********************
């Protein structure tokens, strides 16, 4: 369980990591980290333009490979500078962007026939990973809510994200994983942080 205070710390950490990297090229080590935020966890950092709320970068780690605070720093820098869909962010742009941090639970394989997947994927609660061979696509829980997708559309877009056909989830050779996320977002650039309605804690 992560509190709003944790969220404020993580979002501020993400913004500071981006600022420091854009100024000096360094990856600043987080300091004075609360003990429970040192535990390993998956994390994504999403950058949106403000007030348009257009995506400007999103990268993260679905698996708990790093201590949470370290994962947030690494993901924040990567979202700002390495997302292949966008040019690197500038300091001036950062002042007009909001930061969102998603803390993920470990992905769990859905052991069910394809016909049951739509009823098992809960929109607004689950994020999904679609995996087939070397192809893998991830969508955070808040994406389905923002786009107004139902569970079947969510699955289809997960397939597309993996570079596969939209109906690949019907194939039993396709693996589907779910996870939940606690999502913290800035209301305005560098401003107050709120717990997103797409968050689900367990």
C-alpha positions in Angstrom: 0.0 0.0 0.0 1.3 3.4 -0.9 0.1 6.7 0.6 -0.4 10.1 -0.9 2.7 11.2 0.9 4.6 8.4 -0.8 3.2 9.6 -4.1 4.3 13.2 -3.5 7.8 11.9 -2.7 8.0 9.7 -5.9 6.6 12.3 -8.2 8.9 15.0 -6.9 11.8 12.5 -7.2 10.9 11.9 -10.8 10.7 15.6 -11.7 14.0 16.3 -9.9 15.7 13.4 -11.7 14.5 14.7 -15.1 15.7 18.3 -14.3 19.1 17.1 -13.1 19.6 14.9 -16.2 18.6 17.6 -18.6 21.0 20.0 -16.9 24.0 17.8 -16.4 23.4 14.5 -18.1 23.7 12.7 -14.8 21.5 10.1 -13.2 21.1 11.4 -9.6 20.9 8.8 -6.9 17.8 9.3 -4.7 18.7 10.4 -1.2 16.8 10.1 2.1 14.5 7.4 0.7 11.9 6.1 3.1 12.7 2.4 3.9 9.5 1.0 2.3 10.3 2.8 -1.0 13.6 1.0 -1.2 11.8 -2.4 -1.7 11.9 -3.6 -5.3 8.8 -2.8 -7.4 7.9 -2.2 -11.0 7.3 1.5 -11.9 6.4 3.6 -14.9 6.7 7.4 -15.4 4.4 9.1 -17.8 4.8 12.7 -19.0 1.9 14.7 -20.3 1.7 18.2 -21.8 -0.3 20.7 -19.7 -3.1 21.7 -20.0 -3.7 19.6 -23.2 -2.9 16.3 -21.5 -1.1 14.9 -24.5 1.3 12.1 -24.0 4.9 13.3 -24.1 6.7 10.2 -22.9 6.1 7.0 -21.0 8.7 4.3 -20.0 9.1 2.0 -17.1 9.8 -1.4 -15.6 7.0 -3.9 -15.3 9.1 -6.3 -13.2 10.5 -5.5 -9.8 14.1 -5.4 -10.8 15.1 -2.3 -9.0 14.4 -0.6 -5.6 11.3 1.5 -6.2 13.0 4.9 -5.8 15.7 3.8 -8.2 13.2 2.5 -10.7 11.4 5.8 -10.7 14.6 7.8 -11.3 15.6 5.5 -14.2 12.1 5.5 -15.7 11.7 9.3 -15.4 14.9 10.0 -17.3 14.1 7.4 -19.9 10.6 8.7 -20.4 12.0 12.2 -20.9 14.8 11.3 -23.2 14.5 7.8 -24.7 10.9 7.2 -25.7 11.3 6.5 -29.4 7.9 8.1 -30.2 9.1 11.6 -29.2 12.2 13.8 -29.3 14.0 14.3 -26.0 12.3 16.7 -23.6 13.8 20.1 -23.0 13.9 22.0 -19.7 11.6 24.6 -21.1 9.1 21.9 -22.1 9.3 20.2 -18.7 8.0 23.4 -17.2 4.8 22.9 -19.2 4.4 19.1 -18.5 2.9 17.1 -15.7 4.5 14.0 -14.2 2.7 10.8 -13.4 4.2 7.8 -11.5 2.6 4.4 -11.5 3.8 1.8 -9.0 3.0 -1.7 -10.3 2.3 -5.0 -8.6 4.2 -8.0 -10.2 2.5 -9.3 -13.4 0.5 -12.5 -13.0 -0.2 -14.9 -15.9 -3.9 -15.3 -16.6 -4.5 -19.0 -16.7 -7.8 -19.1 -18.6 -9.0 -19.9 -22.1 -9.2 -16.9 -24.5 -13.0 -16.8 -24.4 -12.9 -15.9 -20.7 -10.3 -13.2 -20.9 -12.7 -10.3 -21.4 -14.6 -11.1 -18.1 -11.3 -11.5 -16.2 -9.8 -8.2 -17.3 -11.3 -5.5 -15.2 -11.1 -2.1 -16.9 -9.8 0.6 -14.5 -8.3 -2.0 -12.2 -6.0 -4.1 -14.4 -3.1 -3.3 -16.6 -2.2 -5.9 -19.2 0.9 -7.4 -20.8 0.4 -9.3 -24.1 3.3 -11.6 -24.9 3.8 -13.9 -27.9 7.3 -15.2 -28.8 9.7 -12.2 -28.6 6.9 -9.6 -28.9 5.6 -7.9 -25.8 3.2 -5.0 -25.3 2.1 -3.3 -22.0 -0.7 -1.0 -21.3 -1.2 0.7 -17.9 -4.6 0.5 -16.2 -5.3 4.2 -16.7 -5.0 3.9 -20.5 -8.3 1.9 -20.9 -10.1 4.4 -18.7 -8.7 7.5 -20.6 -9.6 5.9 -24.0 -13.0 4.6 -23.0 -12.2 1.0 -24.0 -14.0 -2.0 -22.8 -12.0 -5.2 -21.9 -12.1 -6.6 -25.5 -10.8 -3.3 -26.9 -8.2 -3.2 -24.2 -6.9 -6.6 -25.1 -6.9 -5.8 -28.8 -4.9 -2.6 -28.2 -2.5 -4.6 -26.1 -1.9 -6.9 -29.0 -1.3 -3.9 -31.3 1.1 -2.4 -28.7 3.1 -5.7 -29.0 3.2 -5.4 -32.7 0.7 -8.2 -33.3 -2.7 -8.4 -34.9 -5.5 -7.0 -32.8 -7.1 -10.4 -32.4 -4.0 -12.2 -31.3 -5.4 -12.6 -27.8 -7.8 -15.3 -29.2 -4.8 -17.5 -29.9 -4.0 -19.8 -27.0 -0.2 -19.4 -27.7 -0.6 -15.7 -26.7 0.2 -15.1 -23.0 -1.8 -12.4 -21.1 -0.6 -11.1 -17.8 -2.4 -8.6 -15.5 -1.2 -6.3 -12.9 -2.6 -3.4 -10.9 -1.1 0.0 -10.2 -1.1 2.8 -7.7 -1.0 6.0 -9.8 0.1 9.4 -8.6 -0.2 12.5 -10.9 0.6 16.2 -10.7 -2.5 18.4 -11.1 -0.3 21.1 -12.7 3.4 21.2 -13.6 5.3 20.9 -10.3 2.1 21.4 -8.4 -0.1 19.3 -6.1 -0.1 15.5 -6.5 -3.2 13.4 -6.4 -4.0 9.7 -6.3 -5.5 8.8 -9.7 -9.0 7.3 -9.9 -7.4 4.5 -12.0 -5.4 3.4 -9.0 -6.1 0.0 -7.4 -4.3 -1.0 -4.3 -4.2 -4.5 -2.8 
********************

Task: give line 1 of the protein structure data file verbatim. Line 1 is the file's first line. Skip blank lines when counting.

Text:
């Protein structure tokens, strides 16, 4: 369980990591980290333009490979500078962007026939990973809510994200994983942080 205070710390950490990297090229080590935020966890950092709320970068780690605070720093820098869909962010742009941090639970394989997947994927609660061979696509829980997708559309877009056909989830050779996320977002650039309605804690 992560509190709003944790969220404020993580979002501020993400913004500071981006600022420091854009100024000096360094990856600043987080300091004075609360003990429970040192535990390993998956994390994504999403950058949106403000007030348009257009995506400007999103990268993260679905698996708990790093201590949470370290994962947030690494993901924040990567979202700002390495997302292949966008040019690197500038300091001036950062002042007009909001930061969102998603803390993920470990992905769990859905052991069910394809016909049951739509009823098992809960929109607004689950994020999904679609995996087939070397192809893998991830969508955070808040994406389905923002786009107004139902569970079947969510699955289809997960397939597309993996570079596969939209109906690949019907194939039993396709693996589907779910996870939940606690999502913290800035209301305005560098401003107050709120717990997103797409968050689900367990």